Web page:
Jason Wingard’s EdTech Griftopia
By Matt SeyboldFebruary 23, 2023
In the days immediately preceding the strike, which remains ongoing at the time of writing, Wingard traveled to Virginia to visit the headquarters of Ellucian, an EdTech company co-owned by two prominent venture capital firms, Blackstone and Vista. Wingard was there to address Ellucian’s employee book club about his 2022 Stanford Business Books release, The College Devaluation Crisis: Market Disruption, Diminishing ROI, and an Alternative Future of Learning, a prophecy of US higher education’s imminent collapse under the weight of its allegedly outdated and overpriced system of instruction. The event was publicized on social media by both Ellucian and Temple University, the latter’s posts coming after the TUGSA strike had begun.
It is the recurrence of a message that echoes across Wingard’s tenure as Temple’s president: his loyalties are to EdTech entrepreneurs and investors. Academic workers — tenured, tenure-track, contingent, and graduate — are an inconvenient impediment to EdTech’s capture of an ever-larger share of the hundreds of billions of dollars that flow through US higher education institutions annually. To Wingard and the EdTech coalition he represents, graduate students are not a constituency essential to the functioning of the university who must be bargained with and brought back to work; rather, they are “human capital” that needs be written off, the sunk costs of an obsolescent model, and their strike a welcome opportunity for a “market disruption” in “people management.”
The day after the TUGSA strike began, Temple took aggressive strikebreaking measures, withdrawing not only salary but also healthcare benefits from striking workers, billing them for remitted tuition, and threatening late fees if bills were not paid in full within a month. If allowed to accrue over a prolonged strike, tuition and fines will create insurmountable financial obstacles for many striking workers. A few days after taking these steps, Temple administrators, having still failed to return to the bargaining table, accused striking instructors of harassing students, a textbook strikebreaking strategy intended to plant the seed for police intervention.
Though there have been dozens of strikes by academic workers during the past two years, including the largest ever by University of California graduate students, Temple’s strikebreaking tactics are unprecedented. They bring into focus a startling reality: the most formidable threat to academic workers may not be the austerity regimes from within their institutions or the political reactionaries from without, but rather the Frankensteinian mollusk of private equity. Equal parts vampire squid and silicon octopus, private equity is an avaricious power, prevailing upon but independent of partisan education policymaking, for which Wingard has long been a spokesperson and is now a well-placed sentinel.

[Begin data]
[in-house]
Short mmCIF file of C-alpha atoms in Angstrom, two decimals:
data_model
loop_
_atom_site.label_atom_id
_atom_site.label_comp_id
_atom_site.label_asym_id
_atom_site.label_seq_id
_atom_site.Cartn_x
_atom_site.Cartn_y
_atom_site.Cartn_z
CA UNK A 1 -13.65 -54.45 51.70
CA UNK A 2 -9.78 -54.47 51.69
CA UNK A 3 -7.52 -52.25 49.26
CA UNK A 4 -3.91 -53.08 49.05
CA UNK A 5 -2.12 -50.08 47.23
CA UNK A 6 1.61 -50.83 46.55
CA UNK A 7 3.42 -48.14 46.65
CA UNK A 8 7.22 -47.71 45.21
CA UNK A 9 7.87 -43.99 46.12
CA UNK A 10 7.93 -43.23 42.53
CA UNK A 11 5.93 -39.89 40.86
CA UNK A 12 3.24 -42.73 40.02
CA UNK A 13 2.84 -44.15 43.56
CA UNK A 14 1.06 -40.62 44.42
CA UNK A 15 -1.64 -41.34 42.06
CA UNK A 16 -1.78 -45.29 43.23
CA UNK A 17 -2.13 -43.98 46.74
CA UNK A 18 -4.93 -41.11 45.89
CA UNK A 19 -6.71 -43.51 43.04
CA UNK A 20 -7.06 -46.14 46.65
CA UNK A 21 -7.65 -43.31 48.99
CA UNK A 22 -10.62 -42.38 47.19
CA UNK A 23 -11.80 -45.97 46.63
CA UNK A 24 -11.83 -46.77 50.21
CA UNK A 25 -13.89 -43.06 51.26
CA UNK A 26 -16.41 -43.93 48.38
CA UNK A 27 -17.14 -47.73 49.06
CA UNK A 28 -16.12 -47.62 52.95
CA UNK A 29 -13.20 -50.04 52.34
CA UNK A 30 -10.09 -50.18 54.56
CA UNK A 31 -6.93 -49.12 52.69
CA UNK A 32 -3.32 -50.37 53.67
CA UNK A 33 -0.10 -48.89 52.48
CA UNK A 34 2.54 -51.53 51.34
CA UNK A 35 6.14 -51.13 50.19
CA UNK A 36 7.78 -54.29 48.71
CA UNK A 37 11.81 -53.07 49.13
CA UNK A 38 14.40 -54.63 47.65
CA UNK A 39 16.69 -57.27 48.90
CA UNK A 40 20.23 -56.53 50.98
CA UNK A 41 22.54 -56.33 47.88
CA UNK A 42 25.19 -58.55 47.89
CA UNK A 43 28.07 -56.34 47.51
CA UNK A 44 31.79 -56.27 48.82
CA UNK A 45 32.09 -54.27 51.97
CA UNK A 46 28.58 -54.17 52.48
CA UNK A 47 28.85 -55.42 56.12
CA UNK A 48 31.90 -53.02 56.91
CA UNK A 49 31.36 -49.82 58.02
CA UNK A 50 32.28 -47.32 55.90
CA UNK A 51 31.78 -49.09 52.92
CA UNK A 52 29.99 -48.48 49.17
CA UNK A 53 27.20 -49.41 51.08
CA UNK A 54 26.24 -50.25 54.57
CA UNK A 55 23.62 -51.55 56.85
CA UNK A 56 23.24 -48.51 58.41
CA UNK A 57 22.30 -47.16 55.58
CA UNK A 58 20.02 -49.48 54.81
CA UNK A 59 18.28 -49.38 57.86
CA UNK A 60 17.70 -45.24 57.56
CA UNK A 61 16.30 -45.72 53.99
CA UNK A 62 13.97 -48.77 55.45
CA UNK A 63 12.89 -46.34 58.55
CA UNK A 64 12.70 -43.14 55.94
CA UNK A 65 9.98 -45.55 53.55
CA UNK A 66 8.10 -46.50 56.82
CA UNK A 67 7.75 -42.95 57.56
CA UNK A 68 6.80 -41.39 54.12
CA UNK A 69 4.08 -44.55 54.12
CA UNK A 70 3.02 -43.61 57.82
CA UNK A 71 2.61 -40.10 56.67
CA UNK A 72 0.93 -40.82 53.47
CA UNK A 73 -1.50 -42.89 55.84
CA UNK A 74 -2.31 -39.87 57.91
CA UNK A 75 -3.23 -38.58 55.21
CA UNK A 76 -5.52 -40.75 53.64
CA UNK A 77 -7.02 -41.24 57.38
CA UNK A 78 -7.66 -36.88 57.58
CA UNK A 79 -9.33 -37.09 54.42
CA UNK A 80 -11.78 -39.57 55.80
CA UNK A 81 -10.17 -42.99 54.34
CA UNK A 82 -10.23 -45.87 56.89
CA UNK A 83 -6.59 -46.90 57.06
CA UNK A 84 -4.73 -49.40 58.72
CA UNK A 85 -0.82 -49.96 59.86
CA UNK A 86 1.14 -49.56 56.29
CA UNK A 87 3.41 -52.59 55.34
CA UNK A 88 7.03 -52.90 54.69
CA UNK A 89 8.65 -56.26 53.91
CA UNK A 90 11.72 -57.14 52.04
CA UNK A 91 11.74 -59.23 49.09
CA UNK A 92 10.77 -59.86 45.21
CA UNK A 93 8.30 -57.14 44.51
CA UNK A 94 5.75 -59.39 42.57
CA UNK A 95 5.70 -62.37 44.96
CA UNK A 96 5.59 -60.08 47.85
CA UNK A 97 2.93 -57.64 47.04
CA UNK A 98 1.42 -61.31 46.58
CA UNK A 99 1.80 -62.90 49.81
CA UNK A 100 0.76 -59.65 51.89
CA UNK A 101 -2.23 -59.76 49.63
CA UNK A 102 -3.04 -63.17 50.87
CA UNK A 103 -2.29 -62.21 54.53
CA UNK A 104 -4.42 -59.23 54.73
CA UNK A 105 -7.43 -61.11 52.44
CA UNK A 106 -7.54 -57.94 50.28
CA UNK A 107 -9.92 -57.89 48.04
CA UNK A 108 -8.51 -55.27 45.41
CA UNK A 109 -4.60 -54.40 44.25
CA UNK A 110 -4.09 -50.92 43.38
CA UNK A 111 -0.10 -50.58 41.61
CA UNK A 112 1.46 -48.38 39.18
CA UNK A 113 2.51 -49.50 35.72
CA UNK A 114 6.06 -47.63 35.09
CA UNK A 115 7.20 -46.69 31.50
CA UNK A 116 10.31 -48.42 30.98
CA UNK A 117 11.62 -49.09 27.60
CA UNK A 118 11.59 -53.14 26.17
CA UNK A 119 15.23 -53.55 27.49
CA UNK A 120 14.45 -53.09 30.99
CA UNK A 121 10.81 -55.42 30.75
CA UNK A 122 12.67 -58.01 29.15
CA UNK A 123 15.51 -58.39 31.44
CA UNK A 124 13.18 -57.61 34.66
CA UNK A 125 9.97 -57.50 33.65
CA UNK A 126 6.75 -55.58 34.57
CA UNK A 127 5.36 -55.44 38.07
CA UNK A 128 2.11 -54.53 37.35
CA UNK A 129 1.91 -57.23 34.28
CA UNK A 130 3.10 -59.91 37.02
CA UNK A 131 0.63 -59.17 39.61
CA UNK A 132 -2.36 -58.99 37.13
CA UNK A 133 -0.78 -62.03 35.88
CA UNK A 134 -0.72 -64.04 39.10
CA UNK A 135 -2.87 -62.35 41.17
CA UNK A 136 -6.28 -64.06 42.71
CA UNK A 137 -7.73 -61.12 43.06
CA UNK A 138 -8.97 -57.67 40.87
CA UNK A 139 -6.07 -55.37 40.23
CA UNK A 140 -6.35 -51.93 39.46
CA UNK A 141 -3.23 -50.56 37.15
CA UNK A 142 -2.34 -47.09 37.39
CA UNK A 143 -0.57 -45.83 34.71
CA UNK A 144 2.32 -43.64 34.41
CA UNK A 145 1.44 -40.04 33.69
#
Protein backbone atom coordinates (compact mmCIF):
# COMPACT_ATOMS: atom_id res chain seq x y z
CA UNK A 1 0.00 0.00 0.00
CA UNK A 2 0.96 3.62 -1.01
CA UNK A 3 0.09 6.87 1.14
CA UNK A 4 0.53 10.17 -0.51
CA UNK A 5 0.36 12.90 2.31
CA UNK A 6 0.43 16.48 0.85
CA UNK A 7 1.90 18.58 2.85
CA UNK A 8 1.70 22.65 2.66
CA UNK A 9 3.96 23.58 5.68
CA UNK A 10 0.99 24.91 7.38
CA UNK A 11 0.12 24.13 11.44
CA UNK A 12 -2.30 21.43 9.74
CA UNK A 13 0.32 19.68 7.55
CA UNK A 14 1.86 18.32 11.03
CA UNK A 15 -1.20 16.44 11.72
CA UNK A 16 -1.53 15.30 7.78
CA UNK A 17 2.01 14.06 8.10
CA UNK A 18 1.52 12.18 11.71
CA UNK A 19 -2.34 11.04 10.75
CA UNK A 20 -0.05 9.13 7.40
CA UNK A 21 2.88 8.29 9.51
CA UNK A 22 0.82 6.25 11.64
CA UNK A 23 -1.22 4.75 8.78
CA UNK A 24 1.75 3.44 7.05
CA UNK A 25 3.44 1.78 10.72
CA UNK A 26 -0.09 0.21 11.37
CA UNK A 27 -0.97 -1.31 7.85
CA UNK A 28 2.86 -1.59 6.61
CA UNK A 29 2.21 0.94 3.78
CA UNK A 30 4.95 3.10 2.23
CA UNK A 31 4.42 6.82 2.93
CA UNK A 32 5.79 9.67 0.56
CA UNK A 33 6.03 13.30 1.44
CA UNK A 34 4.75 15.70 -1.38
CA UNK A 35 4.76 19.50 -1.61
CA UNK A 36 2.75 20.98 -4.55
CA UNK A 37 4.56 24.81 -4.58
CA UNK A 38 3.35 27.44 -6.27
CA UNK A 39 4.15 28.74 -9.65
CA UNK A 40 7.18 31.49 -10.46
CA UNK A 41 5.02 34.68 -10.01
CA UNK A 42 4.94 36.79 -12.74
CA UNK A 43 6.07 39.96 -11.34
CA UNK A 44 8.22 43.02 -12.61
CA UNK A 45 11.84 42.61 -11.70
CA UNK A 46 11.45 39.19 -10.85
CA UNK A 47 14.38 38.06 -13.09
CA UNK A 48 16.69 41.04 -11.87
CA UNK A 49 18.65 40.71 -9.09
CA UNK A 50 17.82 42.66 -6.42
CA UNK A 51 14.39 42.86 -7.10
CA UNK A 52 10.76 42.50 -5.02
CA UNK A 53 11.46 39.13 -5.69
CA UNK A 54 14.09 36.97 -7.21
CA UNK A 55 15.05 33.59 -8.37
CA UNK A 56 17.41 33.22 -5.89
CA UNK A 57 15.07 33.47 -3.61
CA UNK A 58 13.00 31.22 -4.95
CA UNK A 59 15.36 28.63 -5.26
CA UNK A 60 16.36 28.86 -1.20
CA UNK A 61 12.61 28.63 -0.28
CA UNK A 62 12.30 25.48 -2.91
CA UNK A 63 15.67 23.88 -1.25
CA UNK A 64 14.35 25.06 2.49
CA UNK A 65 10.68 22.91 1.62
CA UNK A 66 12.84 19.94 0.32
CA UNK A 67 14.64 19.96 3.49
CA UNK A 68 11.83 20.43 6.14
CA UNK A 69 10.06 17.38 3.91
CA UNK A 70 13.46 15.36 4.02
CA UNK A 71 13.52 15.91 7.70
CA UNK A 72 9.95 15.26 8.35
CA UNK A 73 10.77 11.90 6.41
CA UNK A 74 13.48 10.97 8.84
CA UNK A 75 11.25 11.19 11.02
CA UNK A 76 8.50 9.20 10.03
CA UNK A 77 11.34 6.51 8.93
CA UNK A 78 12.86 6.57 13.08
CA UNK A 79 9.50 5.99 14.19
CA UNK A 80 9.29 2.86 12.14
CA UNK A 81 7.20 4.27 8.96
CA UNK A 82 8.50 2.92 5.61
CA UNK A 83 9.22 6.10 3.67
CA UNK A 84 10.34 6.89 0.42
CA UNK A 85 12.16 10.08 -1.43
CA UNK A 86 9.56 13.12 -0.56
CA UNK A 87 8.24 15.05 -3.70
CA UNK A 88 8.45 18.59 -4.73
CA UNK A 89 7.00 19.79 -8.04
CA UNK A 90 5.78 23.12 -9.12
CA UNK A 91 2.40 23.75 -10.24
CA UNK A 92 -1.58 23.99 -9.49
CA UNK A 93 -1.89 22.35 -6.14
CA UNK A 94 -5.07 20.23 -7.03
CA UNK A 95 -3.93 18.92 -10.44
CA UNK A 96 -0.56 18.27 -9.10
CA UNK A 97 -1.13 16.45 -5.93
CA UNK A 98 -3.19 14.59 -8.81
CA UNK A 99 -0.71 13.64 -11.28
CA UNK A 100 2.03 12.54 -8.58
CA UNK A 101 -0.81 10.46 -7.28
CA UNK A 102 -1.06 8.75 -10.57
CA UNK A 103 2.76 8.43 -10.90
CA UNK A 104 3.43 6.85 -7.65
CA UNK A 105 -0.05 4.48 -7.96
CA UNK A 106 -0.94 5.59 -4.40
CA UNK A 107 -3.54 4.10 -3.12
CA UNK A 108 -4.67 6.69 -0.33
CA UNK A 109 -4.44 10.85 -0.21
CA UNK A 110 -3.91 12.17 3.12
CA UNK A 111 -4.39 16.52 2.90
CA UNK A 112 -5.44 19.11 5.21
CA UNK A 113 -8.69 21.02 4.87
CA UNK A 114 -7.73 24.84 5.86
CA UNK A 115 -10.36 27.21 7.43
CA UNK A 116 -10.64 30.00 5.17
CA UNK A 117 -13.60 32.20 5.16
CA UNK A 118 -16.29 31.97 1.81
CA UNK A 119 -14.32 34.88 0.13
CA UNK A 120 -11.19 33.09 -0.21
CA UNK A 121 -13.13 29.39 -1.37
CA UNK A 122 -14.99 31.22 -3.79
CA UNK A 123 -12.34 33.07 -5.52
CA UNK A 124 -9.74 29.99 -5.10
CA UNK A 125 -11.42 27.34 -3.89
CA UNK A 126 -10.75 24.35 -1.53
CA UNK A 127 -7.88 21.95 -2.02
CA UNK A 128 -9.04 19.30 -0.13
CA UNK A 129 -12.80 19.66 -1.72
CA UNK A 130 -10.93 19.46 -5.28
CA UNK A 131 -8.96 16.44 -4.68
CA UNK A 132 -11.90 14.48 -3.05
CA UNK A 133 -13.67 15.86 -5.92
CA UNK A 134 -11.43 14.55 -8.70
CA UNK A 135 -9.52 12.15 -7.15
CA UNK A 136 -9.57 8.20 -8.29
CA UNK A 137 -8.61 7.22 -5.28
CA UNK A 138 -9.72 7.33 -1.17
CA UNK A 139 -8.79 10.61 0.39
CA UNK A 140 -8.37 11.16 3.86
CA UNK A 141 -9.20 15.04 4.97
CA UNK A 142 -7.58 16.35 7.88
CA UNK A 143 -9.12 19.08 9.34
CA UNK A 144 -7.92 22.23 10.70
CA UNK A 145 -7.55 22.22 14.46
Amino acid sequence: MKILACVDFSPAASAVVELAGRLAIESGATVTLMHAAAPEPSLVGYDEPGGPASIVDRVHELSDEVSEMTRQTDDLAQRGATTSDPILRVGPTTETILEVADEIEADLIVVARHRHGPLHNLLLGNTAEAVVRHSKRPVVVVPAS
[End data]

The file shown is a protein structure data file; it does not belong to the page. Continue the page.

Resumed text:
For decades, private equity has fed on quantitative easing, regulatory arbitrage, and techno-utopian grift. It has stoked Silicon Valley’s zeal for if-you’re-not-growing-you’re-dying economic rationality. Now, the mollusk faces rising interest rates, New Brandeisian antitrust enforcement, a rejuvenated labor movement, countless founder scandals, and the negative amortization of some of the most ballyhooed brands in streaming and social media.
In short, the mollusk has no choice but to stray from its accustomed hunting grounds. And it is well prepared to do so. For nearly a decade, it has been dreaming up UberSchools, FacultyForces, and DormDashes, looking for any opportunity to apply the platform model to EdWork. The mollusk seeks the deskilling, the gigification, and, whenever possible, the automation of academic work. And it wants to achieve this without significantly cutting tuition or jeopardizing public subsidies, so that all the pay (over)due to academic workers can flow into the reservoirs of private equity, commingling with wages stolen from journalists, drivers, restaurateurs, and other service- and knowledge-sector workers.
Until this past November, Jason Wingard’s role in the potential hostile takeover of higher education was that of doom merchant. In order for the mollusk to seize control of public education funds, it has to persuade a cross-section of well-placed stakeholders, especially in government, that the existing system is hopelessly inefficient and its professionalized workforce antiquated, indolent, or corrupt. In order for the exorbitant profits, exploitative practices, and legal exemptions demanded by EdTech enterprises to be accepted, the prevailing wisdom must be that US education is not just broken but also a danger to other sectors of the economy, and thus the terms of the lawyered-up envoys from Silicon Valley and Wall Street must be accepted as the lesser of two evils.
Last summer, Jason Wingard authored what he called his “‘burning platform’ memo” for Inside Higher Ed, intended for “every university and college president and administrator, across the country.” “The value of the college degree, in my analysis, has reached its peak and is on the wane,” he warned. Wingard’s proposal: “[L]everage our industry and corporate partnerships” and “pursue entrepreneurial investments that seek to incubate alternative ventures.” In the typical fashion of crisis-mongers, he was not seeking counterproposals. “This is nonnegotiable,” he wrote. “[T]his is our only path forward.”